> isn't optimal, because then there is less surface area per
> unit volume of fins.
>
> Paul


 
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MS
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Posts: n/a
 
      07-27-2008, 08:29 PM
Also mercury is toxic. Wold not expect the pipes to explod during operating,
but at the end of is life cicle should be recycled!

Manuel

"Phil Weldon" <(E-Mail Removed)> escreveu na mensagem
news:(E-Mail Removed)...
> 'peter' wrote, in part:
>> I would think it would beat a H20 cooled unit...
>> as for the start up problem.. who says there would be??
>> I would assume that the Magnetic Pump would keep circulating the liquid
>> metal ...
>> I also would assume that the liquid metal would stay liquid until a
>> fairly low(sub zero) temp
>> One would think that the metal would be capable of removing more heat
>> from the CPU and that...

> _____
>
>
> There is NO metal (unless you are a cosmologist and consider all the
> elements after Helium to be metals) other than mercury that is liquid
> below 20 C, not even an alloy.
>
> Water has a MUCH higher heat capacity than any metal; higher than any
> other material, in fact. In other words, it takes more heat to raise the
> temperature of a gram of water than a gram of any other material; water
> even has a higher heat capacity than Mercury by volume.
>
>
> Though, for example, mercury has greater thermal conductivity than water,
> but for convective heat transport, conductance is not the most important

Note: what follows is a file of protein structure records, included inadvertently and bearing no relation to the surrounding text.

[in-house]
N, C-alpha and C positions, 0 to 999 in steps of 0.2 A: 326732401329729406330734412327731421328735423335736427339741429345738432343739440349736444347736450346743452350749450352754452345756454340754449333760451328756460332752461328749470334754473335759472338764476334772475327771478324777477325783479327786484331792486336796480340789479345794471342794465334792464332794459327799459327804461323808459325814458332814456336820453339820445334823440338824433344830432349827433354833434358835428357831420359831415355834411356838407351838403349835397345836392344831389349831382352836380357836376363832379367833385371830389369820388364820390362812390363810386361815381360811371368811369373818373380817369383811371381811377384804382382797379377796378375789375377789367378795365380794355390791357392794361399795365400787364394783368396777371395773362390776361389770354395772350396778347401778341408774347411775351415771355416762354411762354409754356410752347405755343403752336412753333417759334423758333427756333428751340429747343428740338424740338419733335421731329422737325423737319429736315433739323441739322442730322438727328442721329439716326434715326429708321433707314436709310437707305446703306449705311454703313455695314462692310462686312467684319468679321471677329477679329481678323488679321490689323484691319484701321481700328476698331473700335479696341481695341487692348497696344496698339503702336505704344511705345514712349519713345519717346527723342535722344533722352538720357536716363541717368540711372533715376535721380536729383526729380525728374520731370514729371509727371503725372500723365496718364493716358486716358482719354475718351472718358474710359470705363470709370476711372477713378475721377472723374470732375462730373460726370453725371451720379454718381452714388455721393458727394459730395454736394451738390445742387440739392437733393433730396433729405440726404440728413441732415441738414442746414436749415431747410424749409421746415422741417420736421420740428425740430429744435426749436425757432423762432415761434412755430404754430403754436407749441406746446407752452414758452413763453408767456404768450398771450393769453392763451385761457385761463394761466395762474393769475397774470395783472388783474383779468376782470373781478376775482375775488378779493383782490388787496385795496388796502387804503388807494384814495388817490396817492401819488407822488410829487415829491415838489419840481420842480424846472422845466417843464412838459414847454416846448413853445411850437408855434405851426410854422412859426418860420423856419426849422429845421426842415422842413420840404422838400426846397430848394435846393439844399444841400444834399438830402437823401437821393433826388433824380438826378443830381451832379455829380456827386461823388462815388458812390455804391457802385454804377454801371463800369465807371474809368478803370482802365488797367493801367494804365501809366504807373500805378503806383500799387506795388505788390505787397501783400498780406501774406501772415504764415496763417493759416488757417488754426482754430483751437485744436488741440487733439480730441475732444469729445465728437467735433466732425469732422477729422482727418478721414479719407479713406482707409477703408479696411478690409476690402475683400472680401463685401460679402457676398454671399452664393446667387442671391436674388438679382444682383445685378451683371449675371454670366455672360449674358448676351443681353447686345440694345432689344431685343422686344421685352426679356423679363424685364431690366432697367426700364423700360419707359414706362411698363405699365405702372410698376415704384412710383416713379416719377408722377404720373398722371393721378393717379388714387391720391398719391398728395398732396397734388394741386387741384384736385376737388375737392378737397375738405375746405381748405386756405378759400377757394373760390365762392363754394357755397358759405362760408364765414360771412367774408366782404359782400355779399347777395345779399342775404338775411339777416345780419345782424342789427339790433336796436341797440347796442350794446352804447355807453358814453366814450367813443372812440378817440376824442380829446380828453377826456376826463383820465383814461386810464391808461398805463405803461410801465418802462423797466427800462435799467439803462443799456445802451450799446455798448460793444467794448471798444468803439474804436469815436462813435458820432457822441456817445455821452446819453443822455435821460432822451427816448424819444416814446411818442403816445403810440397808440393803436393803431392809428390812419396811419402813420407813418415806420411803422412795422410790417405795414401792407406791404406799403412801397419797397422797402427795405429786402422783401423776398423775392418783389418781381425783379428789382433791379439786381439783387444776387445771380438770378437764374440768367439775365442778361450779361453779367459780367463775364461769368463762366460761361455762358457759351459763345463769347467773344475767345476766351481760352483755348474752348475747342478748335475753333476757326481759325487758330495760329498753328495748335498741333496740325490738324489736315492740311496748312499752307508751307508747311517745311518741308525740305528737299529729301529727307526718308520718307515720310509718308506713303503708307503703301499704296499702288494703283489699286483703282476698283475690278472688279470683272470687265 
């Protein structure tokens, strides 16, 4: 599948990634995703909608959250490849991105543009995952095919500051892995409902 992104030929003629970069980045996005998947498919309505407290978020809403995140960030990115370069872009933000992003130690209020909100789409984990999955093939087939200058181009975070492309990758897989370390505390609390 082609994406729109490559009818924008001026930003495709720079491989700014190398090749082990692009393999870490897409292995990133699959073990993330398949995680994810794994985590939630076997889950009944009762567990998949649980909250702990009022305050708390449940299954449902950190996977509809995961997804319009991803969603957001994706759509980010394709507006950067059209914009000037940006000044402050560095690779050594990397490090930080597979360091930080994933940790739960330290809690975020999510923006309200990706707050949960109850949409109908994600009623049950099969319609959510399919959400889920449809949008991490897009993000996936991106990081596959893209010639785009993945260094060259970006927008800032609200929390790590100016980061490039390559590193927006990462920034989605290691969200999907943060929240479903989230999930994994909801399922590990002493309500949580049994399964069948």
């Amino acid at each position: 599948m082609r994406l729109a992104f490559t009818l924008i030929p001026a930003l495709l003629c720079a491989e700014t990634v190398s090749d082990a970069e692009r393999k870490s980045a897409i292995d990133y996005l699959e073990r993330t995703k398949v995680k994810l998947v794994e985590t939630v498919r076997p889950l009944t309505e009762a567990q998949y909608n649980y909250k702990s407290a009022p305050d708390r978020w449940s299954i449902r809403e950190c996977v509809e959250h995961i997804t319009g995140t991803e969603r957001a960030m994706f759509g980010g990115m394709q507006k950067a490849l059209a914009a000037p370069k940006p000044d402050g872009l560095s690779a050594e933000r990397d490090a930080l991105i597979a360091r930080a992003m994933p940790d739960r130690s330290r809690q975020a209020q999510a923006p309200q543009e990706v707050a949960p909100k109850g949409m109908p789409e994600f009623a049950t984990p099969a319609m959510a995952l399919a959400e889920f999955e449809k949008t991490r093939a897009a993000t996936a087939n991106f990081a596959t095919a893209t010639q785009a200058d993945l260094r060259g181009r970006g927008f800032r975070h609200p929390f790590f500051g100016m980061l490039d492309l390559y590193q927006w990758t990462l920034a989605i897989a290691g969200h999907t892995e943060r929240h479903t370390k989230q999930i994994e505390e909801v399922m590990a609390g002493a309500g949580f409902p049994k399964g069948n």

> characteristic.
>
> While the element sodium has a decent heat capacity, it is a solid at room
> temperature, and isn't something you want in your living room (it is used
> in some military nuclear reactors as a coolant [and in some internal
> combustion engine exhaust valves], but for these uses is at temperatures
> much above room temperature.
>
> Phil Weldon
>
>
>
>
> "peter" <(E-Mail Removed)> wrote in message
> news:S6Thk.129510$gc5.12645@pd7urf2no...
>>I had no idea it been that long in development..........I would still like
>> to see some tests...
>> I would think it would beat a H20 cooled unit...
>> as for the start up problem.. who says there would be??
>> I would assume that the Magnetic Pump would keep circulating the liquid
>> metal ...
>> I also would assume that the liquid metal would stay liquid until a
>> fairly low(sub zero) temp
>> One would think that the metal would be capable of removing more heat
>> from the CPU and that
>> heat would be absorbed by the radiator and removed by the fan(s)
>> Whether it be more efficient than Water or Air Cooled Heatpipes only a
>> Test can determine
>> I never shut down anyways
>>
>> peter
>>
>> --
>> DISCLAIMER: If you find a posting or message from me
>> offensive, inappropriate, or disruptive, please ignore it.
>> If you don't know how to ignore a posting, complain to
>> me and I will be only too happy to demonstrate... ;-)
>>
>>
>> "Phil Weldon" <(E-Mail Removed)> wrote in message
>> news:(E-Mail Removed) m...
>>> 'peter' wrote:
>>>> It will be interesting to see some test results
>>>>
>>>> http://www.danamics.com/danamics-lm10.aspx
>>> _____
>>>
>>> Coming real soon now to your personal computer... for, oh, from since at
>>> least 2005. I'd guess that, at best, the system would be inferior to
>>> any system using water as the transfer fluid, and wouldn't work below
>>> body temperature; you'd have to kick start your PC in the morning with a
>>> hair dryer.
>>>
>>> Phil Weldon
>>>
>>> "peter" <(E-Mail Removed)> wrote in message
>>> news:_8Lhk.24664$nD.5230@pd7urf1no...
>>>> It will be interesting to see some test results
>>>>
>>>> http://www.danamics.com/danamics-lm10.aspx
>>>>
>>>>
>>>> peter
>>>>
>>>> --
>>>> DISCLAIMER: If you find a posting or message from me
>>>> offensive, inappropriate, or disruptive, please ignore it.
>>>> If you don't know how to ignore a posting, complain to
>>>> me and I will be only too happy to demonstrate... ;-)
>>>>
>>>>
>>>

>